Framing and conservation framing: the origins

On September 4, 2012 by webmaster

During ancient times, paintings, wood carvings or mosaics were often surrounded by a decorated border which is said to be the precursor of the frame. It was in the later part of the Middle Ages and then of course during the Renaissance that ensuring the protection of paintings and prints became a profession, an art profession.


A frame was then thin which with time developped to have ornamentations that made the frame a work of art in itself.  Several era in history, often associated with a monarch or associated with a particular region in Europe: for instance, Louis XIII, Gustavian Victorian Flamand, Florentine, Venetian gave their name to the frame.


A thin frame was initially only stained or painted and then soon became embellished with precious wood veneer or tortoiseshell or ivory. During the Renaissance, the emergence in Europe of beaten gold leaf gilding allowed frames to  become a precious and a work of expertise. This is the reason why there is a long tradition in Europe of gilted frames.


Until the late eighteenth century, frames were carved in different woods depending on the region, often oak or linden, but also pine and sycamore. Then, the first frames with moulding appeared: first using “English” paste and then terracotta. It further develops with the apparition of products such as plaster moulding, the Blanc de Meudon and rabbit skin glue.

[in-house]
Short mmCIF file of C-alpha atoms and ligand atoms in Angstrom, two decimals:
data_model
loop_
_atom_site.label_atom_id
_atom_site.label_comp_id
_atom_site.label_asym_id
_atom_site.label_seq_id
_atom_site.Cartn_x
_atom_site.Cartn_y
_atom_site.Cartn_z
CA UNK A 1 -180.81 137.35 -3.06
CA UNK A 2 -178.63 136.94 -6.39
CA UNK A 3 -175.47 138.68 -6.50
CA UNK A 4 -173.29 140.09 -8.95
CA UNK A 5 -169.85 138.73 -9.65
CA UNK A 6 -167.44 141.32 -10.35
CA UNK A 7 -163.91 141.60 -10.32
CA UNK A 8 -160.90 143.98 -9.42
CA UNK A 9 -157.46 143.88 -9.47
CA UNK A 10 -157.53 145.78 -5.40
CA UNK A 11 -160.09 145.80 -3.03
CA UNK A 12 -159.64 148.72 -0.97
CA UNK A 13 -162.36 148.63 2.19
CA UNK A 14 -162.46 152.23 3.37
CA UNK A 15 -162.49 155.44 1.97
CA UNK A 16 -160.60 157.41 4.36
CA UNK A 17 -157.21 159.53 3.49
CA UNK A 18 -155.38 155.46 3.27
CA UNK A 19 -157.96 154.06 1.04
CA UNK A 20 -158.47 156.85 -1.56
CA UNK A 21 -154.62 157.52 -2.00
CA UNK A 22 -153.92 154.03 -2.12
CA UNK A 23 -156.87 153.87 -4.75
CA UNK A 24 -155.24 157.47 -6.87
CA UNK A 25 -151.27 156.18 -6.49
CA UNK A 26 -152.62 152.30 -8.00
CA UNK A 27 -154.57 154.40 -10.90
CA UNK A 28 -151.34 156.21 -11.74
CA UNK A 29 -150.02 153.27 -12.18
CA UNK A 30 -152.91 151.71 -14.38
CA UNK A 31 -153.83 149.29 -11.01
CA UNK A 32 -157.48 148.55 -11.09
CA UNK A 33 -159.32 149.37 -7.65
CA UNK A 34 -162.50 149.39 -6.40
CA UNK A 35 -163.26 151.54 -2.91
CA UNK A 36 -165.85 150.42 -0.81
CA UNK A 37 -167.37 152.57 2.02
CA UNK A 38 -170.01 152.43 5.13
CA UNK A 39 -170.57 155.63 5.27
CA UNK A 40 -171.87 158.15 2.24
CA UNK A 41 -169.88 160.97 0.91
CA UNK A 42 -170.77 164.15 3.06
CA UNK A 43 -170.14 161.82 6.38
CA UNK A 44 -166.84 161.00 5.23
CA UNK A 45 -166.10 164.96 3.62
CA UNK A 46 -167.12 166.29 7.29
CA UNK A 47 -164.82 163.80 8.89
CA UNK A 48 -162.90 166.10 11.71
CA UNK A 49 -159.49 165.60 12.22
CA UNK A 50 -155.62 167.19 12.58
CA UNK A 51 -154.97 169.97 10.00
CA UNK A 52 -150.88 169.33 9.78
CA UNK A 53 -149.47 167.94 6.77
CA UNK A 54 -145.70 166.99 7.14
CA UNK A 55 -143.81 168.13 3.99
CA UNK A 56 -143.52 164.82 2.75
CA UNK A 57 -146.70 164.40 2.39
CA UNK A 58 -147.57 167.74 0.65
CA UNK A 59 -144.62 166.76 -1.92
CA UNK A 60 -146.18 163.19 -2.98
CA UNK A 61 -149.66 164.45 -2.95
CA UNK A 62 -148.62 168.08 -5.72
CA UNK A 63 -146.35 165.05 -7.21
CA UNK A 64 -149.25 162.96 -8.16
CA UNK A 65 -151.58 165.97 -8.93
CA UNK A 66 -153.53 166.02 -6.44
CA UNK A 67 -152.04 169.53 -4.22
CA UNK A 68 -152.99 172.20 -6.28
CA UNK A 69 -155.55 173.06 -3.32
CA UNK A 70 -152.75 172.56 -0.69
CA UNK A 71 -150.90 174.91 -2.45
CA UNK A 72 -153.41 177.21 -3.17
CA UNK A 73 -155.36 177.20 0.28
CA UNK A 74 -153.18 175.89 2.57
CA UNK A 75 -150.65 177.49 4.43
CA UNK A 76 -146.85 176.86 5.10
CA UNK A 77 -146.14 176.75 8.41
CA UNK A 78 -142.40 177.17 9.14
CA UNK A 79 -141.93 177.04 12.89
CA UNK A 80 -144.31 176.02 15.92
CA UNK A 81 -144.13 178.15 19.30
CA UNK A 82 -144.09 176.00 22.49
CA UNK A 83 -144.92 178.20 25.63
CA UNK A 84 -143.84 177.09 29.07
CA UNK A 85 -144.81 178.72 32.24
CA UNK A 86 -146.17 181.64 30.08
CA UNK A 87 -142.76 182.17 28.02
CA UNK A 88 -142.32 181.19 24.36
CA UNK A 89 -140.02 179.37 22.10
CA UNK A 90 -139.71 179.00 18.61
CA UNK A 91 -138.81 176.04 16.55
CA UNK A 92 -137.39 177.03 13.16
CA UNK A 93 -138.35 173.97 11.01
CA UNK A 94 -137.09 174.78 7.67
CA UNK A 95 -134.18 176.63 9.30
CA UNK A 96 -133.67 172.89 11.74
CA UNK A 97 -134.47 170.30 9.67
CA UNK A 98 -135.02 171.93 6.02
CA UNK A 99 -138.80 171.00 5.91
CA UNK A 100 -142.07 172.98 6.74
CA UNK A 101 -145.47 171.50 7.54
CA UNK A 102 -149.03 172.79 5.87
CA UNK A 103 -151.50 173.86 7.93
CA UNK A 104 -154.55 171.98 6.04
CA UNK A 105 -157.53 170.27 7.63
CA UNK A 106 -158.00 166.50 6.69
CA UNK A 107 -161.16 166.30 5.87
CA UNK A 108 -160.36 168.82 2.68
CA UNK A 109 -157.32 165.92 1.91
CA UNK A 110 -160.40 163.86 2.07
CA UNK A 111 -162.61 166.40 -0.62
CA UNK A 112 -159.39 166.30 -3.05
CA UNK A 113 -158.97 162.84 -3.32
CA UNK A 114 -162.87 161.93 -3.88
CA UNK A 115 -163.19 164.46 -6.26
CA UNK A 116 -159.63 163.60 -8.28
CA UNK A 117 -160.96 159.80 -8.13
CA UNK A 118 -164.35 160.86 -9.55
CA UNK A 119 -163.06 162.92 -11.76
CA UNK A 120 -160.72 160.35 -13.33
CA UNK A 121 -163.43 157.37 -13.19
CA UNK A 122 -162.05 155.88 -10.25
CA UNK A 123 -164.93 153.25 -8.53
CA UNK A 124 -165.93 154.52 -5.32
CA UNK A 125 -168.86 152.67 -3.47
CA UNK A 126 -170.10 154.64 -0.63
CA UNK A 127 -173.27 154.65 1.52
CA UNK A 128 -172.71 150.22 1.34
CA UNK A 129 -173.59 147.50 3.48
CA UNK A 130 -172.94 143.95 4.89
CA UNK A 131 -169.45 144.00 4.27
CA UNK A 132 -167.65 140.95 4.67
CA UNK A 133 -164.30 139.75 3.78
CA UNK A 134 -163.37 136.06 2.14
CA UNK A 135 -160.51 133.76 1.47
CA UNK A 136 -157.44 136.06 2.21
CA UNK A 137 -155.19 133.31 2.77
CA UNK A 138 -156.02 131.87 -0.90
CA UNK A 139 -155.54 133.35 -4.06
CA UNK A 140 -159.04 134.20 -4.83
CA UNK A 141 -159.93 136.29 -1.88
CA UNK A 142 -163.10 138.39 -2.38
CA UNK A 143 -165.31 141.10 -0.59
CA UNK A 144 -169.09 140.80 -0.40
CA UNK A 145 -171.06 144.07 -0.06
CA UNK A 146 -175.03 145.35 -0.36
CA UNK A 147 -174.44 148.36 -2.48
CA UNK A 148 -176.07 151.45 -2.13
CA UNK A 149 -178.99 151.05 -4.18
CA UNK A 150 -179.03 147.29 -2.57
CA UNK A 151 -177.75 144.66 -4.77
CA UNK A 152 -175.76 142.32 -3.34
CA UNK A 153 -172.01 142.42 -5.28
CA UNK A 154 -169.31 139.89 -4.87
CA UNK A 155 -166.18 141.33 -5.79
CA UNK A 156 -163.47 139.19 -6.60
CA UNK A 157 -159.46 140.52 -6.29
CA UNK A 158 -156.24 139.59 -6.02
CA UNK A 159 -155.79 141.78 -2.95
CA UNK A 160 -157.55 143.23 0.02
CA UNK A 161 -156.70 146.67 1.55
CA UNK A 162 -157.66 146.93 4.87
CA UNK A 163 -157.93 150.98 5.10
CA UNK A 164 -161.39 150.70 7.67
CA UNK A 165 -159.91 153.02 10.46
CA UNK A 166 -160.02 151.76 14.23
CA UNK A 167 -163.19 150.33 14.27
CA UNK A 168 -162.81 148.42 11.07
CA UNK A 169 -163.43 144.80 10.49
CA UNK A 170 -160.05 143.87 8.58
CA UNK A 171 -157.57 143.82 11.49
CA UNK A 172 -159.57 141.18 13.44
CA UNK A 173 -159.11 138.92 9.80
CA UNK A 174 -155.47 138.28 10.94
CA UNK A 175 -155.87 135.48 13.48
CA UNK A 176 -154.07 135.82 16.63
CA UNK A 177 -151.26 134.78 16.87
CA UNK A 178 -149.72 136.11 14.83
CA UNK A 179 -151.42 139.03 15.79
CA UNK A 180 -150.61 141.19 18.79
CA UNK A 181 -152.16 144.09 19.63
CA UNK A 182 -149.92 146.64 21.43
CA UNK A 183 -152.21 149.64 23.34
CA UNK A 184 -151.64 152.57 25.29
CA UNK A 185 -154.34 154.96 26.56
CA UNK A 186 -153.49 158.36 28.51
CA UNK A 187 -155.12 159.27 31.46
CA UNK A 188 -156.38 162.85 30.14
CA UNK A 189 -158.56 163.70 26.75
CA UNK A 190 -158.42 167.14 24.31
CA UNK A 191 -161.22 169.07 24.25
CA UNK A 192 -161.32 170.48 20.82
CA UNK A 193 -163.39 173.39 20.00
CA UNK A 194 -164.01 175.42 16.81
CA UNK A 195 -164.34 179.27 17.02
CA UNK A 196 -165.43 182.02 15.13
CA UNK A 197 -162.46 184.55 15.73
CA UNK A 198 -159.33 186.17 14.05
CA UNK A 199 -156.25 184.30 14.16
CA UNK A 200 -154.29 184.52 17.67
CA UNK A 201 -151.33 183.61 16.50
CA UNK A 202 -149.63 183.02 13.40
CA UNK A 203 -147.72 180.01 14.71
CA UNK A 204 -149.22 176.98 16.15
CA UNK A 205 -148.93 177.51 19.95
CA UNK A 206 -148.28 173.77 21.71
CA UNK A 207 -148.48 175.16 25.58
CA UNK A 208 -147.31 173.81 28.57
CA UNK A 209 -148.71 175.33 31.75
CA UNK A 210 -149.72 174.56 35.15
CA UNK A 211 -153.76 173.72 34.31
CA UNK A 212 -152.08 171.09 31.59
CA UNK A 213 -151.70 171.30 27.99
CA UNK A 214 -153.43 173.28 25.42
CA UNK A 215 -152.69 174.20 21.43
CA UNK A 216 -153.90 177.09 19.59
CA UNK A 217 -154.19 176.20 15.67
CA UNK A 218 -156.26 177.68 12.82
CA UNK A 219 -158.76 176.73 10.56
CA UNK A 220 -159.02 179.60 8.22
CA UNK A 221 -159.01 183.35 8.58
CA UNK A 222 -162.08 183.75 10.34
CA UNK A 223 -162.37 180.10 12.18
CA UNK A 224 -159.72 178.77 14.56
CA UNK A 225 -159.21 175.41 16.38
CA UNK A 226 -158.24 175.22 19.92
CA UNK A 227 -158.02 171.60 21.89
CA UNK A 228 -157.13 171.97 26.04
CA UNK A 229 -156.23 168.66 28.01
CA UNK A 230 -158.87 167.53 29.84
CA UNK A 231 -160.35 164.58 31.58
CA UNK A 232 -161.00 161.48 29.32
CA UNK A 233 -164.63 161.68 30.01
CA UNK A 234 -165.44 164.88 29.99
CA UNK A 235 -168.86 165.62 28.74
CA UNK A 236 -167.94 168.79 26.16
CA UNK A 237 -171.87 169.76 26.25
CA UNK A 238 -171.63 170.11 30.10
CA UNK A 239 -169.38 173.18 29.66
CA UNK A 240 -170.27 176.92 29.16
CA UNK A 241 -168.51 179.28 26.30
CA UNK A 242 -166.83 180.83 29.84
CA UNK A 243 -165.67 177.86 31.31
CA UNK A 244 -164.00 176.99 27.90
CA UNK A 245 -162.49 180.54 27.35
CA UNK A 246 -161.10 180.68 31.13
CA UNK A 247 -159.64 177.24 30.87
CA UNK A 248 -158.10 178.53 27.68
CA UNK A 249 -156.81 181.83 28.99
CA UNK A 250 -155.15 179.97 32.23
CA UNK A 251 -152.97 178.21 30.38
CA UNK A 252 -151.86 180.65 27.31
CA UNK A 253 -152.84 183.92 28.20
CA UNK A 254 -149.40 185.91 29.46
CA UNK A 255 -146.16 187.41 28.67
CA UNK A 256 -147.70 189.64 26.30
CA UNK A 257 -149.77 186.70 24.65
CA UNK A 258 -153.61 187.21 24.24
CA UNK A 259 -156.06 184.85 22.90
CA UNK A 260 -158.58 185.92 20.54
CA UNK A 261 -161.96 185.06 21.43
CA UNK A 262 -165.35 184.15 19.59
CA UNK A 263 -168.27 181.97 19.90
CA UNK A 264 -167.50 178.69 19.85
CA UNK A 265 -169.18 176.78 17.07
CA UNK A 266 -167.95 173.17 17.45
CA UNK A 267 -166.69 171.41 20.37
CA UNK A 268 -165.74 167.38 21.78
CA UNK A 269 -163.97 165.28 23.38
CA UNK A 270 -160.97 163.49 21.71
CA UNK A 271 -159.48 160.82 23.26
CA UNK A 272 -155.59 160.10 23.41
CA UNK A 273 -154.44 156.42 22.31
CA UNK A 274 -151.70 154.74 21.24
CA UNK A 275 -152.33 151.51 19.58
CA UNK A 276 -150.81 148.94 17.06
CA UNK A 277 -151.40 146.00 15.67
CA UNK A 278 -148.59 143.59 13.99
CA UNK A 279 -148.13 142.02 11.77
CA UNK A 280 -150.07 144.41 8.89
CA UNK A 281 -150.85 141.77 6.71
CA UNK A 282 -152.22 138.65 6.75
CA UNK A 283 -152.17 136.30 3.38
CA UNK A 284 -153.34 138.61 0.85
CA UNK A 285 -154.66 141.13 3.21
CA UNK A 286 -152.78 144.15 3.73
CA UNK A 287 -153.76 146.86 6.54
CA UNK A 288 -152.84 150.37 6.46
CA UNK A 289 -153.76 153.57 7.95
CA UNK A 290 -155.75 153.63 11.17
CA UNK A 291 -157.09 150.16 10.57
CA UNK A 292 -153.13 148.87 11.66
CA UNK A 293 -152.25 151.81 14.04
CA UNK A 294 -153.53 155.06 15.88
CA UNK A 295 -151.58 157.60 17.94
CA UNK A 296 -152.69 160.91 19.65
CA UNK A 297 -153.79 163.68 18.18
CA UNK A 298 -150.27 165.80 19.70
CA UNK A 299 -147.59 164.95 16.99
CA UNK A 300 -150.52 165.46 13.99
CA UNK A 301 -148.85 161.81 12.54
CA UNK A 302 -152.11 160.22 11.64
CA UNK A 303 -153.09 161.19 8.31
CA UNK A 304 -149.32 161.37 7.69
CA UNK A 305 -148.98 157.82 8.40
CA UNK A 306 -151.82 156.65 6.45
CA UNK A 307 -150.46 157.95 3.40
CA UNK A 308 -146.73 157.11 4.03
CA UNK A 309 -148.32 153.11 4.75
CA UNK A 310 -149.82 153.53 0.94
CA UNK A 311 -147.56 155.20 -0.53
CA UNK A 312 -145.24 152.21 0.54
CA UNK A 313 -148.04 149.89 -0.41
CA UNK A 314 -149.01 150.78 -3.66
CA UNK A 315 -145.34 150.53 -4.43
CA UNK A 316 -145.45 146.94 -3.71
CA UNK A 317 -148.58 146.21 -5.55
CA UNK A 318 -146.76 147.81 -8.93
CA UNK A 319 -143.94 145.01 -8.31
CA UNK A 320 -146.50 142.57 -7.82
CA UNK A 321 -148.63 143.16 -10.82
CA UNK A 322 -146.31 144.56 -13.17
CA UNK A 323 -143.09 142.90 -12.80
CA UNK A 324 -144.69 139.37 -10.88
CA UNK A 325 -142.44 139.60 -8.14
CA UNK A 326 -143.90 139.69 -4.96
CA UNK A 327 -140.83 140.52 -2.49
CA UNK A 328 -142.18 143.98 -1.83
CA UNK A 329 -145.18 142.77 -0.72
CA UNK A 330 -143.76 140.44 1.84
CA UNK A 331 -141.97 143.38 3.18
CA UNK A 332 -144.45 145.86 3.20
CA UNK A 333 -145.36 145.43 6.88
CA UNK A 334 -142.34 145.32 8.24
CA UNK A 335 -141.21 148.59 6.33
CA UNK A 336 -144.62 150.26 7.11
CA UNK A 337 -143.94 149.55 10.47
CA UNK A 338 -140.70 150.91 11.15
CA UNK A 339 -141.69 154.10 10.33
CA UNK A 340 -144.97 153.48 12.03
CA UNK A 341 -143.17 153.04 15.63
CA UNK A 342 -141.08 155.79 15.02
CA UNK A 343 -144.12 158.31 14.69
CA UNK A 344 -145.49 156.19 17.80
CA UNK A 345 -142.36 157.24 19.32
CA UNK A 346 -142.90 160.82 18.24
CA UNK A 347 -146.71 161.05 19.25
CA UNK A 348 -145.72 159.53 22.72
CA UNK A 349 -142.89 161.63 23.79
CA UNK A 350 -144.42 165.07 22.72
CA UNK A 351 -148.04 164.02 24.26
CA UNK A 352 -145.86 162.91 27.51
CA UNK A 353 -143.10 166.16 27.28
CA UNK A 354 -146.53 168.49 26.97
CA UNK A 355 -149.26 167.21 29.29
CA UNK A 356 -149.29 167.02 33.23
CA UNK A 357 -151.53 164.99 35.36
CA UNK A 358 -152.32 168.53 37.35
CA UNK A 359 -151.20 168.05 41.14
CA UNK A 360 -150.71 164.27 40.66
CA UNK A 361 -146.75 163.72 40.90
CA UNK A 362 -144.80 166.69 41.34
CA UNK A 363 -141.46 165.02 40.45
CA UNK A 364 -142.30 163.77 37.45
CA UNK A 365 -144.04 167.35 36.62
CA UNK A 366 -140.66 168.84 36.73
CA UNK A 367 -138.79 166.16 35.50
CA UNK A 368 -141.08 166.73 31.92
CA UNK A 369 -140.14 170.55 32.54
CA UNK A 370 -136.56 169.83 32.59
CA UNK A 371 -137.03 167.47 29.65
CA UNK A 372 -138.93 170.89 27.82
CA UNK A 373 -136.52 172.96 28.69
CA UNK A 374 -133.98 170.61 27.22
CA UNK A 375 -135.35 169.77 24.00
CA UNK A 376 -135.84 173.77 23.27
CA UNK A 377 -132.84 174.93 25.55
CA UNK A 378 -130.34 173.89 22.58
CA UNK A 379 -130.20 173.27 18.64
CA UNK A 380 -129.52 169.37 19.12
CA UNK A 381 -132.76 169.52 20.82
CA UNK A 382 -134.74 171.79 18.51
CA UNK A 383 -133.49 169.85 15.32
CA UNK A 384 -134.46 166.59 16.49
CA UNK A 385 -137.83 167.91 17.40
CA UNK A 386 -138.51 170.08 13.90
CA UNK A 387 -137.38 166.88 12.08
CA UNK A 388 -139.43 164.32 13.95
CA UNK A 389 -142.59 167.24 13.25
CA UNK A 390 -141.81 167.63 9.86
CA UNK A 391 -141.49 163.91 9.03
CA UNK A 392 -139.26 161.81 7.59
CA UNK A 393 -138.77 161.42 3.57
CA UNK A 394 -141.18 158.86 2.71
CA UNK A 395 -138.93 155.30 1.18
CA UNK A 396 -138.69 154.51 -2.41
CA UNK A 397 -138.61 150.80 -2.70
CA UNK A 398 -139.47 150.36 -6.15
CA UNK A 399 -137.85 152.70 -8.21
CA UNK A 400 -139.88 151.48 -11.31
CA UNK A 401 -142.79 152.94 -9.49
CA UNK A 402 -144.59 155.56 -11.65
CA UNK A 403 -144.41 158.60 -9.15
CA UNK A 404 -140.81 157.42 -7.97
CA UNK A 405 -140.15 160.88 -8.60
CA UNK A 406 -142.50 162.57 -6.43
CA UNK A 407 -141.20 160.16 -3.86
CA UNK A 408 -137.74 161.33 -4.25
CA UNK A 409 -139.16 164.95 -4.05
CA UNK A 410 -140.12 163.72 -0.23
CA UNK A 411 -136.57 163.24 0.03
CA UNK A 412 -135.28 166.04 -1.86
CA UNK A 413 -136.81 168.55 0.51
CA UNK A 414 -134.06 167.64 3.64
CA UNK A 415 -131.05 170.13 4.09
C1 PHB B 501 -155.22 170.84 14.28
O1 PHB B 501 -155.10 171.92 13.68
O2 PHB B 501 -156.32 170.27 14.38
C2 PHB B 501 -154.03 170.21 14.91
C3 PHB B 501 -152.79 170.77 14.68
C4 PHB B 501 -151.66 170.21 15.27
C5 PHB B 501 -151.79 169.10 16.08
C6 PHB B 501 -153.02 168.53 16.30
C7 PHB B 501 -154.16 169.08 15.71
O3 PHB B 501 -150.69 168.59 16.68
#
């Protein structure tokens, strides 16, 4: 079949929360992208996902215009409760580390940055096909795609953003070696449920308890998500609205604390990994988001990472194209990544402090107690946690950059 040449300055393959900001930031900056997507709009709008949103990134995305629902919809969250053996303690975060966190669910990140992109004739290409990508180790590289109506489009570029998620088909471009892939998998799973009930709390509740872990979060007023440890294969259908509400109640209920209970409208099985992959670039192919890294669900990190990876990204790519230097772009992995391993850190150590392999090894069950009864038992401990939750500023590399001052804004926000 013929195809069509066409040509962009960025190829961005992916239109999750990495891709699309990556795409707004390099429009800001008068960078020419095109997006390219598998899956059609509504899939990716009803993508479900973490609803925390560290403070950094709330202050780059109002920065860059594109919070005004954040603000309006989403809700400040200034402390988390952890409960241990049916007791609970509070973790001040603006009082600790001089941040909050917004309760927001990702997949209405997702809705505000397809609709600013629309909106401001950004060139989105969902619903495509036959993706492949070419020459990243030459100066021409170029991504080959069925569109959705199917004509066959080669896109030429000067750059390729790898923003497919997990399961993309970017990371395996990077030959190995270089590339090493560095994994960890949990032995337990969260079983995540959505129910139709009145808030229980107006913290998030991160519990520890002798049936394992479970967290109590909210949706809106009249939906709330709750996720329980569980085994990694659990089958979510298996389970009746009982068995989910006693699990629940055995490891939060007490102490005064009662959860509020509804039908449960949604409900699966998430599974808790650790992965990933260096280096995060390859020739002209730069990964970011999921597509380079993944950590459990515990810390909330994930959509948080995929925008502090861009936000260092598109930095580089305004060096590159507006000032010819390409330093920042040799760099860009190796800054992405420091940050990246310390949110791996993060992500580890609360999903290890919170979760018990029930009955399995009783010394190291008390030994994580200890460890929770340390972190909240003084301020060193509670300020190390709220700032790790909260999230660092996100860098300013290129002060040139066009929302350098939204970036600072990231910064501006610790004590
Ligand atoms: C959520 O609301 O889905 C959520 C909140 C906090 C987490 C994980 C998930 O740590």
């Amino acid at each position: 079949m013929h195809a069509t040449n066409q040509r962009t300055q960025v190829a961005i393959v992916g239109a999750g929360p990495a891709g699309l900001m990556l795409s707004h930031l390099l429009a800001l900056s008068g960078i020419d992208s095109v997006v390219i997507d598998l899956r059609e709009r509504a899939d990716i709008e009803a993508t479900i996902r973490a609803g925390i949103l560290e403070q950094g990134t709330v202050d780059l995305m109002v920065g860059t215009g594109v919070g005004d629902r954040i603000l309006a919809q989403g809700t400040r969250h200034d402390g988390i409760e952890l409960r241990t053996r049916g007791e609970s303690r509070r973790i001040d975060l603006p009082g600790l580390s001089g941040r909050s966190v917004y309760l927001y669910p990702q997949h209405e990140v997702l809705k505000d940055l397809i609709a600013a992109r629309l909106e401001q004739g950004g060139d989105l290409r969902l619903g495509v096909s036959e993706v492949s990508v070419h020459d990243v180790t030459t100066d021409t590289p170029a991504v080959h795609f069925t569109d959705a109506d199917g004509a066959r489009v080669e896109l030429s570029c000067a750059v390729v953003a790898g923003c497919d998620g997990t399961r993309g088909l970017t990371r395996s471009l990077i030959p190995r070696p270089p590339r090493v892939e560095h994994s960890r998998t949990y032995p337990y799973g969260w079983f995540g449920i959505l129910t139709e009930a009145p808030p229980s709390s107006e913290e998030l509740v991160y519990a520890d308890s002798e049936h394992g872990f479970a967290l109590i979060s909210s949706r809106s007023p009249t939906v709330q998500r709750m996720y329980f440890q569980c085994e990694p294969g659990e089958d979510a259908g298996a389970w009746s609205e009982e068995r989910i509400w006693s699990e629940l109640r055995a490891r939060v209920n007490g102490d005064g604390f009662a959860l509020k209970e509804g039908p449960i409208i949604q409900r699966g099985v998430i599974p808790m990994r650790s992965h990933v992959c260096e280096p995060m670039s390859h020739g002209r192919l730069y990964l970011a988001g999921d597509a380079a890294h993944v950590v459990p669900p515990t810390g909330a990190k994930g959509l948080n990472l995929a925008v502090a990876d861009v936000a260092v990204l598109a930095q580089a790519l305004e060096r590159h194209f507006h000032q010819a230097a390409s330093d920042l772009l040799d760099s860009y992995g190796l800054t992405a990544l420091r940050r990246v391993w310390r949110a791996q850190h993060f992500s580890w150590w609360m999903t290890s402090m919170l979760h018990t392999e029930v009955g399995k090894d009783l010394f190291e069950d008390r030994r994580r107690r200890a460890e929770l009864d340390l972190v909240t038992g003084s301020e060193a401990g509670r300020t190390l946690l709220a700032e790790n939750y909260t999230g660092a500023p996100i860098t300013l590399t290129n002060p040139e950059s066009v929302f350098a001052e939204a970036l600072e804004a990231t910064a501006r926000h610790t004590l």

Regarding the part of the frame directly under the glass, it was simply placed on a paper background and slightly stained or painted, with perhaps one or more threads.  During the eighteenth century, the use of washes and surrounds dyed or golden threads enhance the engravings.


The nineteenth century ensured the complete revolution of the frame with new materials (steel, plastic, wood ceruse, agglomerate or resin). Tinted laminated mouldings allowed the imagination, taste and technique of modern picture framer to really play a part in the development and protection of our artistic heritage.


In the late twentieth century, other new conservation products (non-acidic paper, glass anti-glare) became necessary tools to preserve the integrity of the work of art.


Comments are closed.